Self-types in Scala, Real Quick

3 minute read

In this article I’m going to address self-types, which are a pretty strange piece of Scala syntax and functionality. Many Scala devs go on writing code for months without any encounter with self-types, then they get baffled by the structure when they need to dig into some library code.

I’m going to address two different wildly different angles to self-types: 1) What the weird structure means 2) What do you do when you want to enforce that a trait MUST be mixed into a type you’re defining.

I’ll start with #2 and get back to #1 into a (hopefully) logical progression.

Enforcing type constraints

Let’s say you have two separate type hierarchies:

// person hierarchy
trait Person {
    def hasAllergiesFrom(thing: Edible): Boolean
trait Child extends Person
trait Adult extends Person

// diet hierarchy
trait Diet {
    def eat(thing: Edible): Boolean
trait Carnivore extends Diet
trait Vegetarian extends Diet

The problem is that you want the diet to be applicable to Persons only. Not only that, but your functionality actually relies on logic from the Person class. For example, you need a person’s age or weight while you implement your Diet API. This is often an issue when you design library APIs. There are various options to do it.

Option 1: Inheritance

// option 1
trait Diet extends Person

This option makes all the (non-private) Person functionality available to Diet. However, this obviously makes a mess out of two otherwise clean and separate concept hierachies.

Option 2: Generics

// option 2
trait Diet[P <: Person]

This option adds a degree of separation by adding a type argument. A bit better, but with its own problems. You have access to the Person type, but not to its methods - you would need an instance of Person to access the logic, but then you’d need to pass a Person as a constructor argument. Until Scala 3 comes along, there’s no way for you to do that, or enforce any Diet subclasses to pass a person as an argument. Not to mention variance problems. Is a vegetarian diet for an adult also applicable to teenagers? Which implementations can I reuse for which types?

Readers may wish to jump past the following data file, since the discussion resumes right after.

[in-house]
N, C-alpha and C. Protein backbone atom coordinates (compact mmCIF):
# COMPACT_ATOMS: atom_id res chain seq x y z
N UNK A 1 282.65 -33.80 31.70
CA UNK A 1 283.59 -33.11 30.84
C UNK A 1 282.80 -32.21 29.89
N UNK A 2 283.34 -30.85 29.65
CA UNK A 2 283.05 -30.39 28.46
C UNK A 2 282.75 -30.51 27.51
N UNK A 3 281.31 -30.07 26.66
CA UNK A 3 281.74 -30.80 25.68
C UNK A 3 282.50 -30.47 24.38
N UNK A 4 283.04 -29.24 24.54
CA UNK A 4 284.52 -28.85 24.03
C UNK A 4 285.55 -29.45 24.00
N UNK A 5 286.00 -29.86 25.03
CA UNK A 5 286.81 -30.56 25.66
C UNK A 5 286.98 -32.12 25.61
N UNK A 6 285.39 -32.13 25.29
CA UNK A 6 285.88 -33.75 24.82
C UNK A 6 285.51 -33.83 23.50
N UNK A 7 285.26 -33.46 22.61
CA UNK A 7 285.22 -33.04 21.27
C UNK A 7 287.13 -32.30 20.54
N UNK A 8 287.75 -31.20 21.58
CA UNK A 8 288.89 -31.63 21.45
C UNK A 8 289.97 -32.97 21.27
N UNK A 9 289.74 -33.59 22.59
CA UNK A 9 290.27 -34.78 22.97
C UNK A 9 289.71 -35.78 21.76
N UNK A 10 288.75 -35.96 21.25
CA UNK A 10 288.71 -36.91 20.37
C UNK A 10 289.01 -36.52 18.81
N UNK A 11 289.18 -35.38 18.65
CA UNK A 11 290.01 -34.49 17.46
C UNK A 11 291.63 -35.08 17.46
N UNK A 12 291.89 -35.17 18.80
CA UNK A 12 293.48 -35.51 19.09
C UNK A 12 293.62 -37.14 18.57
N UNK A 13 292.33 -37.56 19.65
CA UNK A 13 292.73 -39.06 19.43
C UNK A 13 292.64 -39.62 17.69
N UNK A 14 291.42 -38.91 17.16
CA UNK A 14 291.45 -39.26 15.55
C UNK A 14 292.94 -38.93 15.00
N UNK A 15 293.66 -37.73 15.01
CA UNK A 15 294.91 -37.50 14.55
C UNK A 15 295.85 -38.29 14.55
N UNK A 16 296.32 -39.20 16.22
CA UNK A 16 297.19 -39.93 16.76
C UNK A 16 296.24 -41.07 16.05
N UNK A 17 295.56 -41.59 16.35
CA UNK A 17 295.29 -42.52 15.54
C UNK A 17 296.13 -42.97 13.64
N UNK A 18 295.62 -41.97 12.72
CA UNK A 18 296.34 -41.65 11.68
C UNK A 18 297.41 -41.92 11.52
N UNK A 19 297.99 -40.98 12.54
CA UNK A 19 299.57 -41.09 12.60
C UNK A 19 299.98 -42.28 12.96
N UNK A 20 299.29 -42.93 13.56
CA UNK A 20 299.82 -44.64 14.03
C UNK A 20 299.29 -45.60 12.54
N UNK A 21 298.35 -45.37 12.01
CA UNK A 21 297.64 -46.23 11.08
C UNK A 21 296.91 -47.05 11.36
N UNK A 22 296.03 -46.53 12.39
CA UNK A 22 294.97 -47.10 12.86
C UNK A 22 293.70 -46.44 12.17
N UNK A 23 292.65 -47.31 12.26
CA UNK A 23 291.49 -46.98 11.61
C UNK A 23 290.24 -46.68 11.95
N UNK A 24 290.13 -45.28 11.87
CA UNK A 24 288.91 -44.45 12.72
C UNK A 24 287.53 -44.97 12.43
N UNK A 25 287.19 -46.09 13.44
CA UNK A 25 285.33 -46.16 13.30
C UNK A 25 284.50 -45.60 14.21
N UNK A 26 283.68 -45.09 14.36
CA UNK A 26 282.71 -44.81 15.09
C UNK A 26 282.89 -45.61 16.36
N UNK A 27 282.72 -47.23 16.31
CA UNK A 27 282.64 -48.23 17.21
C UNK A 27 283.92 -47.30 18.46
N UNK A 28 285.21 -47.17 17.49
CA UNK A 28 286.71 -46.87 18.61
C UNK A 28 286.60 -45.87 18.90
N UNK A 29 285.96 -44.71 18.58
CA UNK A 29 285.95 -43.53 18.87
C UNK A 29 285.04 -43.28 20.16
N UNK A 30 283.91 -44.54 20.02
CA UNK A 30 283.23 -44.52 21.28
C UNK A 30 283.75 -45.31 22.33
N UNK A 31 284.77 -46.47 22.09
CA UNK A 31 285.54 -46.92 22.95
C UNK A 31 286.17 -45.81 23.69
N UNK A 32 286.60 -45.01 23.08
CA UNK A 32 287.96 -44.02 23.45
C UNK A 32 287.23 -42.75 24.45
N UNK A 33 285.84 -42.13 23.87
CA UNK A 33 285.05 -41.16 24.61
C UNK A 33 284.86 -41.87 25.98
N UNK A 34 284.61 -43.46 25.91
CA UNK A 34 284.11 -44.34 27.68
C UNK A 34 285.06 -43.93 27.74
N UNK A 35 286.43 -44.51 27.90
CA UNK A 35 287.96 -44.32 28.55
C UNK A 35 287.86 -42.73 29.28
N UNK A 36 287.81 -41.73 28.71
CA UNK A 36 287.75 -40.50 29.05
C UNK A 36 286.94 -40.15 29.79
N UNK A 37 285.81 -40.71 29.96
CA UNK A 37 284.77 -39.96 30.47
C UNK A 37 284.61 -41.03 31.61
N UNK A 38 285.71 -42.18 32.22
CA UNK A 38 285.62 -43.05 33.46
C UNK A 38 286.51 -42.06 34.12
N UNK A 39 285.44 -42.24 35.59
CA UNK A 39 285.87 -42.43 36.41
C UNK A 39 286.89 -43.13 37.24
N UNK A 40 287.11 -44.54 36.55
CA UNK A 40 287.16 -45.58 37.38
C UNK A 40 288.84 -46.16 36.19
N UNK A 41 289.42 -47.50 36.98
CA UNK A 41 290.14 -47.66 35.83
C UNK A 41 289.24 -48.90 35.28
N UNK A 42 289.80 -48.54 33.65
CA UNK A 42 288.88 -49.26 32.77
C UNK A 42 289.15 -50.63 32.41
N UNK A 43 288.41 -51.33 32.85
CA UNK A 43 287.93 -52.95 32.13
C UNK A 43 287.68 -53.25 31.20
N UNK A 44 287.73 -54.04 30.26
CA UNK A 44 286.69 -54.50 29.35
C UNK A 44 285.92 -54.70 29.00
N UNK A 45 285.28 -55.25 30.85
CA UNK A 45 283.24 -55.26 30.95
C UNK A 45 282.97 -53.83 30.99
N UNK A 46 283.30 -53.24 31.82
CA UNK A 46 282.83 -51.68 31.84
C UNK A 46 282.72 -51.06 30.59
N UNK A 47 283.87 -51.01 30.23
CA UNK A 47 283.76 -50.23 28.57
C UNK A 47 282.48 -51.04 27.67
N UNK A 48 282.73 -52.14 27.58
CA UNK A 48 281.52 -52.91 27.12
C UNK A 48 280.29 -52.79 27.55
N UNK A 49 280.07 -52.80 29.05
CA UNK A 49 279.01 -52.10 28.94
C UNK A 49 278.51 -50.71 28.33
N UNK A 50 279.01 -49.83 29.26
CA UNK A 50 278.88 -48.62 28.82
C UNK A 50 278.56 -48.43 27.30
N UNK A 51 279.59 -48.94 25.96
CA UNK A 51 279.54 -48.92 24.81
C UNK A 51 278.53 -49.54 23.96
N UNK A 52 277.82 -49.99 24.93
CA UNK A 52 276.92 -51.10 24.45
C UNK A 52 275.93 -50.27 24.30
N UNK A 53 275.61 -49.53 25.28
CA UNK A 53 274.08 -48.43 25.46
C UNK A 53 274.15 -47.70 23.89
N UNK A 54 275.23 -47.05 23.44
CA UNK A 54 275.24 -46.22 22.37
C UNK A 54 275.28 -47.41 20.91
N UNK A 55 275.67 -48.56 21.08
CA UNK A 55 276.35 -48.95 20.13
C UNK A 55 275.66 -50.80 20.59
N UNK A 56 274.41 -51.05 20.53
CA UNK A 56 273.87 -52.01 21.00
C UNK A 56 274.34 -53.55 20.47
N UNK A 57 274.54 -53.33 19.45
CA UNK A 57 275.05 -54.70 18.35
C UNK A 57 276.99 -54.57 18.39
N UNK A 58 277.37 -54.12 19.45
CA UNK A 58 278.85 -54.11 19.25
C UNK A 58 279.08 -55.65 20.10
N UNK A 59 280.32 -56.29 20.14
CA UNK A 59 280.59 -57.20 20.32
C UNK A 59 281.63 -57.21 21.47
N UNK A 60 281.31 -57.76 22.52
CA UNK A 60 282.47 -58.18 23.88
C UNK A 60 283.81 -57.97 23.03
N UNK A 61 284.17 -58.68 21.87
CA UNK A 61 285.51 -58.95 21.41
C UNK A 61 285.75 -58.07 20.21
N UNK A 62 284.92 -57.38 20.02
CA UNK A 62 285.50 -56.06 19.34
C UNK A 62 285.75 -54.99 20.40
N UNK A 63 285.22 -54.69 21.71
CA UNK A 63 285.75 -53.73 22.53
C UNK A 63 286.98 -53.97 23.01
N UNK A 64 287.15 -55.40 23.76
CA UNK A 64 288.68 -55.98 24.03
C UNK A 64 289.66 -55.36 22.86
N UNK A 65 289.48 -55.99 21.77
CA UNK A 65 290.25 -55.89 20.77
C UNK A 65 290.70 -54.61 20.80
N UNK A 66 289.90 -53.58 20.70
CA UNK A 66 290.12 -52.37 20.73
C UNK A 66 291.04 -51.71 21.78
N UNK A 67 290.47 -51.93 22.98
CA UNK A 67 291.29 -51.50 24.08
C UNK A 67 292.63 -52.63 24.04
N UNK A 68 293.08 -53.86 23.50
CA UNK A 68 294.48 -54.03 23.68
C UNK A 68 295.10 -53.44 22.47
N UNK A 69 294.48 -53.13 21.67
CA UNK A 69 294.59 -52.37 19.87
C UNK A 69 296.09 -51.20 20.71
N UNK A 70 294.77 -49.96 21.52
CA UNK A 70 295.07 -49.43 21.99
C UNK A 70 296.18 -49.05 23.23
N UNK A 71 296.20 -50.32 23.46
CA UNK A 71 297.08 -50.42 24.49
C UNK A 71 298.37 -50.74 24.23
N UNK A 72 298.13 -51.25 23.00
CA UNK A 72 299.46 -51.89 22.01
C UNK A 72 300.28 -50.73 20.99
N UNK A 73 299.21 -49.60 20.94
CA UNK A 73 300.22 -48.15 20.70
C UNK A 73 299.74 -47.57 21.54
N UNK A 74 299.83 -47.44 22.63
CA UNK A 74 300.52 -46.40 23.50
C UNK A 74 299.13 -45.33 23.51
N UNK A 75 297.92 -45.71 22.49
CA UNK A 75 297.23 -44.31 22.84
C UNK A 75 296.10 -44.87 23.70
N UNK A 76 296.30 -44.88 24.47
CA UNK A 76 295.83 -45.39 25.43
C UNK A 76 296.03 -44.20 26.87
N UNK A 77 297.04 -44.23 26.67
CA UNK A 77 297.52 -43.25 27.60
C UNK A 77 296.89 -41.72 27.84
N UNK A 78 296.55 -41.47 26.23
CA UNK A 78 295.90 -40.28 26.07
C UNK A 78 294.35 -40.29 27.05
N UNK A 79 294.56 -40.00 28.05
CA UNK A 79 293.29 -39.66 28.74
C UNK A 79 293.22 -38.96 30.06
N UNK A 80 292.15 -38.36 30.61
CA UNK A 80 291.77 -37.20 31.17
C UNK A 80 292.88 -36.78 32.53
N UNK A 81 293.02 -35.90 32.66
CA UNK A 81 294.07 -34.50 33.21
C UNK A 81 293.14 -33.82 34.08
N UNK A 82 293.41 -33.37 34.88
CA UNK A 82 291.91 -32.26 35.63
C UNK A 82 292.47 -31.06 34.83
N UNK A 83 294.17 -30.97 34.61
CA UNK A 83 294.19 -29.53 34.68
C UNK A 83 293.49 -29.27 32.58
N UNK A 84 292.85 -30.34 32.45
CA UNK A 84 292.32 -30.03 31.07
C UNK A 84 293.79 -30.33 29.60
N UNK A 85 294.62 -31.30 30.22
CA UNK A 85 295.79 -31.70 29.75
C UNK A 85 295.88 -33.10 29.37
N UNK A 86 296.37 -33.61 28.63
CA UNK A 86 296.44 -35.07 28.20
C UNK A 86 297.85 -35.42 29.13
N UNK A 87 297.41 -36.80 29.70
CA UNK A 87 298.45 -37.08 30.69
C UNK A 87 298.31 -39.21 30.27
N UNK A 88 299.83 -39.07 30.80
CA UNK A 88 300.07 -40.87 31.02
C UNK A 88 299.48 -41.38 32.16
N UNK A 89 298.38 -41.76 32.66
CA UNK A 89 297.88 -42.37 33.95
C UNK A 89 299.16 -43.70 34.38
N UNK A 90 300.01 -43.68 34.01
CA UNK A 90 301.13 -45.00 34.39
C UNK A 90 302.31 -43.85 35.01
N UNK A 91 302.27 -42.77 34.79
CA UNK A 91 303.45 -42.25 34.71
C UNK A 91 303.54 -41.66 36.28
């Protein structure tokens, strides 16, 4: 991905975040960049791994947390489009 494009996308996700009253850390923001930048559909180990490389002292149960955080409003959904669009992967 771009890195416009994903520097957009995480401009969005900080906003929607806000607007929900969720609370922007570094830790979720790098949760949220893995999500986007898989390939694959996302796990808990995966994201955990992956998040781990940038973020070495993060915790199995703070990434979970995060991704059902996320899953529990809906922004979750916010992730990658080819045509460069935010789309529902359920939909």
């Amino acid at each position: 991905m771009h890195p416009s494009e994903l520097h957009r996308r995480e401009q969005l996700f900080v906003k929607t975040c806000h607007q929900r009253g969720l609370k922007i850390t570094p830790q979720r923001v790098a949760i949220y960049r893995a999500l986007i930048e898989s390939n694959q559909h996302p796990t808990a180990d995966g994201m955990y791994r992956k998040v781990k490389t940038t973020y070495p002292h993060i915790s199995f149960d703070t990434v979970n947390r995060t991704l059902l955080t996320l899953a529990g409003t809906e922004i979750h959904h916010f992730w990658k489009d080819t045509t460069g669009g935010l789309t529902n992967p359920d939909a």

So here’s an option that can make it clean:

Option 3: Self-types

// option 3
trait Diet { self: Person =>


This is called a self-type. It looks like a lambda structure, but it has a completely different meaning. When you see something like this in a class or trait definition, you need to read it as “whichever class implements the Diet trait MUST ALSO implement the Person trait”. For example:

class VegAthlete extends Vegetarian with Adult

This class implements both the Diet trait (via Vegetarian) and the Person trait (via Adult). The main advantage of using this structure is that you can use the Person functionality directly in the Diet trait, without otherwise creating any type relationship between the two hierarchies:

trait Diet { self: Person =>
    def eat(thing: Edible): Boolean =
        if (self.hasAllergiesFrom(thing)) false
        else ...

Since you created Diet as a self-type, you already assume that whoever implements Diet will also implement Person, so you will have access to the Person methods. So you can directly use them ahead of time, in the Diet trait.

The Punchline

People constantly ask me what the fundamental difference between self-types and inheritance is, aside from the scenario above. “Why can’t we solve this with plain inheritance?”. The fundamental difference is subtle. Here’s the quick “remember this” lesson:

class Dog extends Animal

This means Dog IS AN Animal. When you say

trait Diet { self: Person =>


you say that Diet REQUIRES A Person. So remember the “is a” vs “requires a” distinction.